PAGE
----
It seems militarism and violence are genetic based off of the most recent statements from Nicolas Maduro Guerra, son of Venezuelan “President” Nicolas Maduro.
According to Politico, Maduro Guerra “threatened to ‘take the White House’ with guns”:
[I]f President Donald Trump followed through with a military intervention in the country, a possibility he said he would not rule out on Friday.
“If the U.S. soils the homeland, the rifles would come to New York and take the White House,” Maduro Guerra said according to reports from Venezuelan media…
Nicolas Madura Guerra’s comments were in response to President Trump calling a military intervention in Venezuela an “option.”
The Week reported on President Trump’s statements. He told the press:
“We have many options for” dealing with the ongoing political unrest in Venezuela, President Trump said Friday. “I am not going to rule out a military option,” he added, noting the United States has “troops all over the world in places that are very, very far away” and “Venezuela is not very far away.”
The Pentagon has not yet received orders, according to the Department of Defense.
Venezuela has been in crisis since “a wave of anti-government protests and dozens of people have been killed in protest-related violence since April.”
Why is Venezuela so divided? According to BBC News:
Venezuela is split into Chavistas, the name given to the followers of the socialist policies of the late President Hugo Chavez, and those who cannot wait to see an end to the 18 years in power of his United Socialist Party (PSUV).
After the socialist leader died in 2013, Nicolas Maduro, also of the PSUV, was elected president on a promise to continue Mr Chavez’s policies.
Chavistas praise the two men for using Venezuela’s oil riches to markedly reduce inequality and for lifting many Venezuelans out of poverty.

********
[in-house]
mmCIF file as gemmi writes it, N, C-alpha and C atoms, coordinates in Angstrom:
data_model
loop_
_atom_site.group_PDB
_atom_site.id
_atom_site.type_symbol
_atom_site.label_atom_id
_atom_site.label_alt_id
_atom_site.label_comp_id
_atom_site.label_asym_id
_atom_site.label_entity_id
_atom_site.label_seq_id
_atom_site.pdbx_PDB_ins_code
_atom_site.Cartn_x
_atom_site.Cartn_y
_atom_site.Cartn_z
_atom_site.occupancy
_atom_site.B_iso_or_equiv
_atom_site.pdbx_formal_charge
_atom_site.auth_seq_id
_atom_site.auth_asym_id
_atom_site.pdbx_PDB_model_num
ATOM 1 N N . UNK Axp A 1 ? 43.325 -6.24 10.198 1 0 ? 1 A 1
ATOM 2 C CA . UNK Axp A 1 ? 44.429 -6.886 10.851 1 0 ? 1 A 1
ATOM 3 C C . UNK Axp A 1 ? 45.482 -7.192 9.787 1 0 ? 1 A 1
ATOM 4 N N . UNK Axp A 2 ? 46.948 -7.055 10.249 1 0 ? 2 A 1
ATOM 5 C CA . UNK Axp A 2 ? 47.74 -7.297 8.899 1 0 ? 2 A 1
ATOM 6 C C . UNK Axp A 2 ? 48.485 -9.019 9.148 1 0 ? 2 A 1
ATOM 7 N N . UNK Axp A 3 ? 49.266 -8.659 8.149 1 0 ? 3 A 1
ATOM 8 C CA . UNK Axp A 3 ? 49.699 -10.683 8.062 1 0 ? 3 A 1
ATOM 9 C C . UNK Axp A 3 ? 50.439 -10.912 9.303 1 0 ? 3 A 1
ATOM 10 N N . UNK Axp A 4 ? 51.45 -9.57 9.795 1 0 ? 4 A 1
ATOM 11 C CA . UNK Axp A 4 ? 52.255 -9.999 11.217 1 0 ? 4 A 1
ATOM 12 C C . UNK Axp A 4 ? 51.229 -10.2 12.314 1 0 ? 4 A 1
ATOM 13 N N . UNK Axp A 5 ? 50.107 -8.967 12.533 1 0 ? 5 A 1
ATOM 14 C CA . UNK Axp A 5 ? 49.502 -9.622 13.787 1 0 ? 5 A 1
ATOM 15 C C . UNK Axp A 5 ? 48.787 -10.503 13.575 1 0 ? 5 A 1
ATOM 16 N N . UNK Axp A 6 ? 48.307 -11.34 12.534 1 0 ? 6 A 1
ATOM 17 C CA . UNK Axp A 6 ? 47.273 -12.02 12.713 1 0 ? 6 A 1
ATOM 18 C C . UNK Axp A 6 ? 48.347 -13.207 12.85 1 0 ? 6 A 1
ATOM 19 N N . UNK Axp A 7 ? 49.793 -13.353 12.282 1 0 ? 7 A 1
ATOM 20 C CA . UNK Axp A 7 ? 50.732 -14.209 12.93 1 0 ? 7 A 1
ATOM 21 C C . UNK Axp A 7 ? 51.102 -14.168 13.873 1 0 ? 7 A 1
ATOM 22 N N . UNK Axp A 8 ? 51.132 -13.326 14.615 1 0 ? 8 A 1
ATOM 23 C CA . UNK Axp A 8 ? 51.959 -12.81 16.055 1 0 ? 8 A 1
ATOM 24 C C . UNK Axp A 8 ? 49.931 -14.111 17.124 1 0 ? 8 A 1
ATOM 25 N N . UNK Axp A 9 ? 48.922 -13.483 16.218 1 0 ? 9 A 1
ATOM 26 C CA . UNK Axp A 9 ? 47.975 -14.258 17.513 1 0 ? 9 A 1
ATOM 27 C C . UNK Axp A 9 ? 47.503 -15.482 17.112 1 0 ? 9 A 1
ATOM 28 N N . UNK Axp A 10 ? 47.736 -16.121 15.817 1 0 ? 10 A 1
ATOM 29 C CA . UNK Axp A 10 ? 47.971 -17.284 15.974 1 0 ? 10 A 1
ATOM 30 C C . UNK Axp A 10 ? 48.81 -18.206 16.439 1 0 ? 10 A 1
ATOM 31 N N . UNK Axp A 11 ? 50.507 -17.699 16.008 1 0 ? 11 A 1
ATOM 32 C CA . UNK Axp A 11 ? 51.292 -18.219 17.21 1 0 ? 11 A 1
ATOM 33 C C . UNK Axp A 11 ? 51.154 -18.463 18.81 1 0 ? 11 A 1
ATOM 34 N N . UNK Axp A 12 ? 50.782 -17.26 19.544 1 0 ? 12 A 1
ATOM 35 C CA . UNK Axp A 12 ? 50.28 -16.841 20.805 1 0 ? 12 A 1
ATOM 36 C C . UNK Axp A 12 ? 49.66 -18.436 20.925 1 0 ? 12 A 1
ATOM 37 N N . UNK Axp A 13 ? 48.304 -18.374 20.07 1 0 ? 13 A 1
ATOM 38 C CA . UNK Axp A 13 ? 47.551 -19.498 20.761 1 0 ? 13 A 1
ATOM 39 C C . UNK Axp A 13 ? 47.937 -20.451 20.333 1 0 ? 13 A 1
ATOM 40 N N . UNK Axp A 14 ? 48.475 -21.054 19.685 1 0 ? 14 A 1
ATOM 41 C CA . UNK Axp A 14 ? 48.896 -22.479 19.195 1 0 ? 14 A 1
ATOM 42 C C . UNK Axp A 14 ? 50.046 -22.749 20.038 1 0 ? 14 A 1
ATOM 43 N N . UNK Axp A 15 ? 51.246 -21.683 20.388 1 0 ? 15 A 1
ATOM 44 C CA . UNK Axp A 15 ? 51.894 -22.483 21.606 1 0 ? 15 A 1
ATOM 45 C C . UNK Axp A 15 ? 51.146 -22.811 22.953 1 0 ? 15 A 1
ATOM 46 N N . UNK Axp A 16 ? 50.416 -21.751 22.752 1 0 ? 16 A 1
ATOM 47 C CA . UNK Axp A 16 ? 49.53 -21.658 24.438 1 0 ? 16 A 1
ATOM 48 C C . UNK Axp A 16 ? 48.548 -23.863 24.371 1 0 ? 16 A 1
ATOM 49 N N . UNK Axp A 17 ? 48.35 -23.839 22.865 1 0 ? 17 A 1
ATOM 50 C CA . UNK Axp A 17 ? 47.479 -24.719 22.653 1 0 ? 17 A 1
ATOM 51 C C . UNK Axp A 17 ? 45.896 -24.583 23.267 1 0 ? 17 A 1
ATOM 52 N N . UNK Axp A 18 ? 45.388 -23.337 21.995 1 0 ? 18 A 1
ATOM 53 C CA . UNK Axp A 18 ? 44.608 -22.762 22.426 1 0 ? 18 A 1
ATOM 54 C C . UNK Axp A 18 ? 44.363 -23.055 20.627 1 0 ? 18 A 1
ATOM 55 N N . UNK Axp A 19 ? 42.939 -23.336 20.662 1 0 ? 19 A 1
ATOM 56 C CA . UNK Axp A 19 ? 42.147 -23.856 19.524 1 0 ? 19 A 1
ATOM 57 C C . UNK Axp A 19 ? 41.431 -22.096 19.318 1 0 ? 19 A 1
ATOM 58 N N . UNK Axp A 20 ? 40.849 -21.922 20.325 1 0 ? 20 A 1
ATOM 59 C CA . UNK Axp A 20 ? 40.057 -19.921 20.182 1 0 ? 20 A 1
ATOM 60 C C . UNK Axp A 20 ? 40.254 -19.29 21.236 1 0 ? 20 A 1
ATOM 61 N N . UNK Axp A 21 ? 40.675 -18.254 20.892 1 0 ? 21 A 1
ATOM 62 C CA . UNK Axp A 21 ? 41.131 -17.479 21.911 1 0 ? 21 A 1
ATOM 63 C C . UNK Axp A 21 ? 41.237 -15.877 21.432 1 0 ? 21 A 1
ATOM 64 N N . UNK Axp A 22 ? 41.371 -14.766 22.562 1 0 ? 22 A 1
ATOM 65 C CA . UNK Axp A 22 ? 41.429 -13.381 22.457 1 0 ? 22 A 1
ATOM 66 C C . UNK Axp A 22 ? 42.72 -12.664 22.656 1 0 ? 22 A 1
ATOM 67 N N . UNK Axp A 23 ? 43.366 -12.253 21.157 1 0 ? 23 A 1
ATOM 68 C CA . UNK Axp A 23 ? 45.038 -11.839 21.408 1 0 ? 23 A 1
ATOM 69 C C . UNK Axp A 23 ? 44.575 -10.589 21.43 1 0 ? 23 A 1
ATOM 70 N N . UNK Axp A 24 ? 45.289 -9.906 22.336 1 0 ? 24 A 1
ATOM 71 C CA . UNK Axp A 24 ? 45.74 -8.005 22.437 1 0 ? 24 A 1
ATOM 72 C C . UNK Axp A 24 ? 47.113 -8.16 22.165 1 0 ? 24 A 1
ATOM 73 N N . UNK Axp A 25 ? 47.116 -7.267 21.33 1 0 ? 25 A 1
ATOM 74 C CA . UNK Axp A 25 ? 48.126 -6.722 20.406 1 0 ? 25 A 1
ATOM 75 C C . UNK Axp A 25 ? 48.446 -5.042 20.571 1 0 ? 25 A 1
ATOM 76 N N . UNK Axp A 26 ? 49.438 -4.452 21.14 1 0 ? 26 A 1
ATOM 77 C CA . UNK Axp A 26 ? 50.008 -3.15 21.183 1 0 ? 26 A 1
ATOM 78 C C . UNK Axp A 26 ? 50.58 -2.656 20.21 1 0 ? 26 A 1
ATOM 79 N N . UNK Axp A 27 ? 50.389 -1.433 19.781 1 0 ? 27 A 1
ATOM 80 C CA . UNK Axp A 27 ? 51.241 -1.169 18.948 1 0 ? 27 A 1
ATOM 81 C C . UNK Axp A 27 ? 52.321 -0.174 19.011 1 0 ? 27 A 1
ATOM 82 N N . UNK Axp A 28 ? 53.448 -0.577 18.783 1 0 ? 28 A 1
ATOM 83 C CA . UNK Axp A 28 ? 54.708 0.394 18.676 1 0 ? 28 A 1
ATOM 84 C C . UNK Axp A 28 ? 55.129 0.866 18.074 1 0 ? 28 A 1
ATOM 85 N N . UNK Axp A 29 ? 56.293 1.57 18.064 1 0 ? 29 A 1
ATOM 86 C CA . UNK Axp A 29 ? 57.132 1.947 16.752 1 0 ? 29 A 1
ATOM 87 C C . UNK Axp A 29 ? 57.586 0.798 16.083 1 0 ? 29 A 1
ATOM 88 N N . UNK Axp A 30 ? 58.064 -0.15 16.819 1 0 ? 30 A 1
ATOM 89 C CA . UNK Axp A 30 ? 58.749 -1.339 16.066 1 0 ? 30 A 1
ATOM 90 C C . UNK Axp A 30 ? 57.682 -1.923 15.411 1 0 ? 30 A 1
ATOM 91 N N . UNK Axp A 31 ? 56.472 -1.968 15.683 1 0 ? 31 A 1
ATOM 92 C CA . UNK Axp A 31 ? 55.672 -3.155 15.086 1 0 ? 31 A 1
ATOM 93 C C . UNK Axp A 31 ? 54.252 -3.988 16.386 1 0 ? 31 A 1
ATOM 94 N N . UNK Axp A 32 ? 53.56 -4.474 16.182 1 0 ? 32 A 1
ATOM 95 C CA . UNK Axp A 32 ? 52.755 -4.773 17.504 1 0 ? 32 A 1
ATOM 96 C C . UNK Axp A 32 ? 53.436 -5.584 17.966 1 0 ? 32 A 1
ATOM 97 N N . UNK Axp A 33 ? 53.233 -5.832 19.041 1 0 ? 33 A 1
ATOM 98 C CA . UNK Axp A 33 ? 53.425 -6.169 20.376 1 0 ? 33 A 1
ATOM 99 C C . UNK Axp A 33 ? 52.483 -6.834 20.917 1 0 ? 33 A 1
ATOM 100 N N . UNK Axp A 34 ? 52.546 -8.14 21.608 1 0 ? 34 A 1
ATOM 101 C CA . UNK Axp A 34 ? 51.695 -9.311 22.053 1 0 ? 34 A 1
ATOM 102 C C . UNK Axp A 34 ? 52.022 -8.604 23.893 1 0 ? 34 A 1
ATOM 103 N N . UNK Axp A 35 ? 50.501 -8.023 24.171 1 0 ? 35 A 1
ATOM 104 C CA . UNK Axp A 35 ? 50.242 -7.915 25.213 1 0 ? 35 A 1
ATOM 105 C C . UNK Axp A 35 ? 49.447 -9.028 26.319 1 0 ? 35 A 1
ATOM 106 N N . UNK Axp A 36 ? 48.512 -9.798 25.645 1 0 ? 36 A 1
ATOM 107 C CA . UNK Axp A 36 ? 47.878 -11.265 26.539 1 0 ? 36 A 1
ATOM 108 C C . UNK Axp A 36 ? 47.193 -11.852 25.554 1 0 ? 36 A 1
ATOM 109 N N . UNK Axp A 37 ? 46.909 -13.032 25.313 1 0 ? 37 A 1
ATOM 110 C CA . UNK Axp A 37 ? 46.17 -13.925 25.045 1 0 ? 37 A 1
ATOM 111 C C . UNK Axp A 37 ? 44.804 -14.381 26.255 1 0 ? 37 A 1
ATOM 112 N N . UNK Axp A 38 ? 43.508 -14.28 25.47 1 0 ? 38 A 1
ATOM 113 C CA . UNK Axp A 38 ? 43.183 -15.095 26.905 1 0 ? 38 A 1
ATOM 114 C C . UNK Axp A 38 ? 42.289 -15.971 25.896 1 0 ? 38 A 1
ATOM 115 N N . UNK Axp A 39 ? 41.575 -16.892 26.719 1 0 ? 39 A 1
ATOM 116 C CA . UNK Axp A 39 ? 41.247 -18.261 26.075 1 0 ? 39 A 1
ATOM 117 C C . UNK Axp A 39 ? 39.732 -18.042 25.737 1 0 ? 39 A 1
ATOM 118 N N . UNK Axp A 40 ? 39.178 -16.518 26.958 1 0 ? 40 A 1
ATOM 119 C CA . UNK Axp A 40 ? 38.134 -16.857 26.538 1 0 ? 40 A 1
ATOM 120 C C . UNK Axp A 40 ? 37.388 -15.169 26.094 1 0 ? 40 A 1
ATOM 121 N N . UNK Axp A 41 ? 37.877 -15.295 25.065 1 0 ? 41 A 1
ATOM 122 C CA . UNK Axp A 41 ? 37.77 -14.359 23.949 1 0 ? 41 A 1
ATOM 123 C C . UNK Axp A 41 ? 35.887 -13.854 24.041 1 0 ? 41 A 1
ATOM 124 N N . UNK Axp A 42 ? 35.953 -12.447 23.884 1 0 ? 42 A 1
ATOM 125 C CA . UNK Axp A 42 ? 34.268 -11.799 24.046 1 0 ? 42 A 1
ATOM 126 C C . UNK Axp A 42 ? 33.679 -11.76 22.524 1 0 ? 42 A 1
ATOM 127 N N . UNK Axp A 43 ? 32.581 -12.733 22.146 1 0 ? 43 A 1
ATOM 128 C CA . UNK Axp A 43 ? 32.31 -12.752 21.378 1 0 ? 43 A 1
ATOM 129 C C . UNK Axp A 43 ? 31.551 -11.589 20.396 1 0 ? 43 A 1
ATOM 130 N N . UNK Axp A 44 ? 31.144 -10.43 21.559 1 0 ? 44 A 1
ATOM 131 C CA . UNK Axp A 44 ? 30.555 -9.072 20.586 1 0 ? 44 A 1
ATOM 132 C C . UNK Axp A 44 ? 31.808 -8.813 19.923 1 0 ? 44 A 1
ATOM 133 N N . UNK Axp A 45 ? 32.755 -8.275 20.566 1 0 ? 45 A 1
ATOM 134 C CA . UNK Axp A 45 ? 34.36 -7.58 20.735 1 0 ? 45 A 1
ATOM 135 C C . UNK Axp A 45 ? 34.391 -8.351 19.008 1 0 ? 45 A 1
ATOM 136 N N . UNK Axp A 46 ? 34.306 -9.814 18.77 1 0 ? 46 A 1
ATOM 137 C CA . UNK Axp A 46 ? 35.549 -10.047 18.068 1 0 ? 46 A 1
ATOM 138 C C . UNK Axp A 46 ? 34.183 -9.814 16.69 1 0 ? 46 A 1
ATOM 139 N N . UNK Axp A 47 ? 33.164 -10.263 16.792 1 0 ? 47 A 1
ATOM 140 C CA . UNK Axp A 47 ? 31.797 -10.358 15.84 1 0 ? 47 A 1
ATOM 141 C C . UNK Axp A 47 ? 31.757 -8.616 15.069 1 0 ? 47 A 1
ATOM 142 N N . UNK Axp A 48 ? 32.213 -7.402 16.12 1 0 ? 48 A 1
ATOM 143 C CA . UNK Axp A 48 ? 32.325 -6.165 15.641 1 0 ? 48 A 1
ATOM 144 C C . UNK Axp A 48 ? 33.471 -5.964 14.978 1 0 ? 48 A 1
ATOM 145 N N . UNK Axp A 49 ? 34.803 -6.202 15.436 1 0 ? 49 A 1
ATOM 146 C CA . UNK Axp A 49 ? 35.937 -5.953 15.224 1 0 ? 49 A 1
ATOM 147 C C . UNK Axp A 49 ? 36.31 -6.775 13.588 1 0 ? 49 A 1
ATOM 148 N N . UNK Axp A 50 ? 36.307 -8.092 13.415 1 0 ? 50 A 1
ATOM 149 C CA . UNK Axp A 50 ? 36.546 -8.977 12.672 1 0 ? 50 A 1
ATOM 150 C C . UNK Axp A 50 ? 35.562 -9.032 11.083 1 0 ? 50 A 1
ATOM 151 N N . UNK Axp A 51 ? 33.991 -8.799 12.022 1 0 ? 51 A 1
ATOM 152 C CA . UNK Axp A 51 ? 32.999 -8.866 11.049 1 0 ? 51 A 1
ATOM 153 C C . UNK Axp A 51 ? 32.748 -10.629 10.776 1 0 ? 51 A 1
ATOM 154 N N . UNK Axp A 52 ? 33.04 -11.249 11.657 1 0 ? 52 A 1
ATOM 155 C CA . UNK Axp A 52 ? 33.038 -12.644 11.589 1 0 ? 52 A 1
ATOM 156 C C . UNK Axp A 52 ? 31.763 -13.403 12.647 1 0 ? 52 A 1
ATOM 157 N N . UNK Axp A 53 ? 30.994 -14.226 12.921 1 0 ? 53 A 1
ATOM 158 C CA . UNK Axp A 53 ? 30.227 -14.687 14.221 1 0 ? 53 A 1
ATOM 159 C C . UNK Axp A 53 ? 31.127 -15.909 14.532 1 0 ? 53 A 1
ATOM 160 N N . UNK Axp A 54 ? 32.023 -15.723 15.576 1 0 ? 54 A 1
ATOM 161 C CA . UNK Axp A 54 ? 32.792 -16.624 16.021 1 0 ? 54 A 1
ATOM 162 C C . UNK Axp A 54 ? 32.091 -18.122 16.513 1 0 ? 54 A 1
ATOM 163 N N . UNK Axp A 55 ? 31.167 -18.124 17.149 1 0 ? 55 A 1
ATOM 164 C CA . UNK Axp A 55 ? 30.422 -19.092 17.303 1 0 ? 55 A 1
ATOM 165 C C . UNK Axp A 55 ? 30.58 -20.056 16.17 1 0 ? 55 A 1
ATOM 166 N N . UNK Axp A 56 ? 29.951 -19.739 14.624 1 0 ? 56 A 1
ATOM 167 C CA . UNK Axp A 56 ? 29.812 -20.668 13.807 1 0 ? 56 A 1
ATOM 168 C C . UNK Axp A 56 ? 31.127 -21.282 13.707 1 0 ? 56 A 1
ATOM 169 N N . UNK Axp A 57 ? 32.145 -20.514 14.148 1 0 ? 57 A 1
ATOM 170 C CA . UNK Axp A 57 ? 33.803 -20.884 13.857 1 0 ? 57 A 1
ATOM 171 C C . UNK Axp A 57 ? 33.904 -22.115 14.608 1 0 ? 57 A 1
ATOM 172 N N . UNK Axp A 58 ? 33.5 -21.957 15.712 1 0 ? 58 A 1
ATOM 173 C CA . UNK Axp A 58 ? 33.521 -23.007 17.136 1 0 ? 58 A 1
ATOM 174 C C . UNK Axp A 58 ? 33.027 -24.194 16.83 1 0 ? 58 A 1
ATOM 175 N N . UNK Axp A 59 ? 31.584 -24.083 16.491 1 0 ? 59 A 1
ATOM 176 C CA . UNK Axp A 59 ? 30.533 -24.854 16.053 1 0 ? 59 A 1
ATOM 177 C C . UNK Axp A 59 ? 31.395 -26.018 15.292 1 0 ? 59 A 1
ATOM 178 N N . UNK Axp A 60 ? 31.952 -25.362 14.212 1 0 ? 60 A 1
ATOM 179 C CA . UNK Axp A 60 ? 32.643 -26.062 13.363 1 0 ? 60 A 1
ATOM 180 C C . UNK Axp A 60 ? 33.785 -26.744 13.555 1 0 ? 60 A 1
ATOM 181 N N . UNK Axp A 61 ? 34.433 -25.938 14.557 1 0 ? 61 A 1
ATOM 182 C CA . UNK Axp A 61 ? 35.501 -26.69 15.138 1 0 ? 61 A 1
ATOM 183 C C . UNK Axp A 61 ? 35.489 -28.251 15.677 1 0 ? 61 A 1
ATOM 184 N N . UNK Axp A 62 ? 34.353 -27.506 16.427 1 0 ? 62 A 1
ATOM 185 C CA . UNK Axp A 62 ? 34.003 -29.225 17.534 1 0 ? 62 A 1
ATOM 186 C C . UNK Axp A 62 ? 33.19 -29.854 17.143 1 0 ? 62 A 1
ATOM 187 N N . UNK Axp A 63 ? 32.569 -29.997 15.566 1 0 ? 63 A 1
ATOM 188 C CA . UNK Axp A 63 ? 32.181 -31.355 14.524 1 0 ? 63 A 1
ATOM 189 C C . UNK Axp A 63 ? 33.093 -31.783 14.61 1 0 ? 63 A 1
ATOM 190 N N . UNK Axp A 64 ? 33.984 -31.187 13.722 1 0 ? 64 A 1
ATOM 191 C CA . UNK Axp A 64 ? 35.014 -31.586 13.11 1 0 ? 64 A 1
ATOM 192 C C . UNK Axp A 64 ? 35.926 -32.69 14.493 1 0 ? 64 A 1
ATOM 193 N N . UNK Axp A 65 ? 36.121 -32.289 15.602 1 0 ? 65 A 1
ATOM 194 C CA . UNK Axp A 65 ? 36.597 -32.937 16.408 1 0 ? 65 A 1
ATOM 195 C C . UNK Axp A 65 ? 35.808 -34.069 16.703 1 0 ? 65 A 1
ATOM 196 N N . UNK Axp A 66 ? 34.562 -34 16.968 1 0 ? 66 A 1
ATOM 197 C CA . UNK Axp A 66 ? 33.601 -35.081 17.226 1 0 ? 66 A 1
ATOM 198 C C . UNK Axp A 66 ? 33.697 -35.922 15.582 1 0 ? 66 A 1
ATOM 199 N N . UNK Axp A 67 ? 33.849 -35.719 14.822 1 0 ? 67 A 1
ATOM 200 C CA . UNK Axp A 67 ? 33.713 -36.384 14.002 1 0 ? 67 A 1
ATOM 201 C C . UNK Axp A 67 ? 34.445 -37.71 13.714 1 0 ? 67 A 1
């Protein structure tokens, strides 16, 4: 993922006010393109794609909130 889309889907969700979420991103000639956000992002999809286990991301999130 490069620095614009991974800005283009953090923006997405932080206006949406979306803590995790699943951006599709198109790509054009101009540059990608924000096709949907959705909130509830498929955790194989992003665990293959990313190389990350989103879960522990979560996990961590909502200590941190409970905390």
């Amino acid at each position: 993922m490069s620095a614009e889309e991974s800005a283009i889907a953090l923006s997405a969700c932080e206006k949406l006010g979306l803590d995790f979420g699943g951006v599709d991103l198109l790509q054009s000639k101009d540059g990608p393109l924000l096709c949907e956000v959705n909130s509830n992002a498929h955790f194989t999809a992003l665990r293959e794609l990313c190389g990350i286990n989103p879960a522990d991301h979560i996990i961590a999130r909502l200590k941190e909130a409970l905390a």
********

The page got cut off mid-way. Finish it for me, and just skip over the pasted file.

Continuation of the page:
But the opposition says that since the PSUV came to power in 1999, the socialist party has eroded Venezuela’s democratic institutions and mismanaged its economy.
Chavistas in turn accuse the opposition of being elitist and of exploiting poor Venezuelans to increase their own riches.
They also allege that opposition leaders are in the pay of the United States, a country with which Venezuela has had fraught relations in recent years.
Couple this with Maduro’s fledgeling popularity (he isn’t as charismatic as his predecessor) and falling oil prices (which comprise the majority of Venezuelan wealth) and that forces “the government to curtail its social programmes,leading to an erosion of support among its core backers.”
And, as opposition grows, the Maduro government becomes more uncomfortable and silences protestors.
These protestors, many of whom have been jailed and killed, are demanding general elections in 2017 and a release of all political prisoners.
I find it very interesting that liberals constantly critique President Trump’s “America first” strategy–suggesting its selfish center and neglect for humanitarian crises around the world.
Yet, when terror, blood, and oppression ravage the streets in Venezuela and Trump responds, those same liberals roll their eyes, call Trump a war mongerer, and add this to his list of ‘many liberal sins’.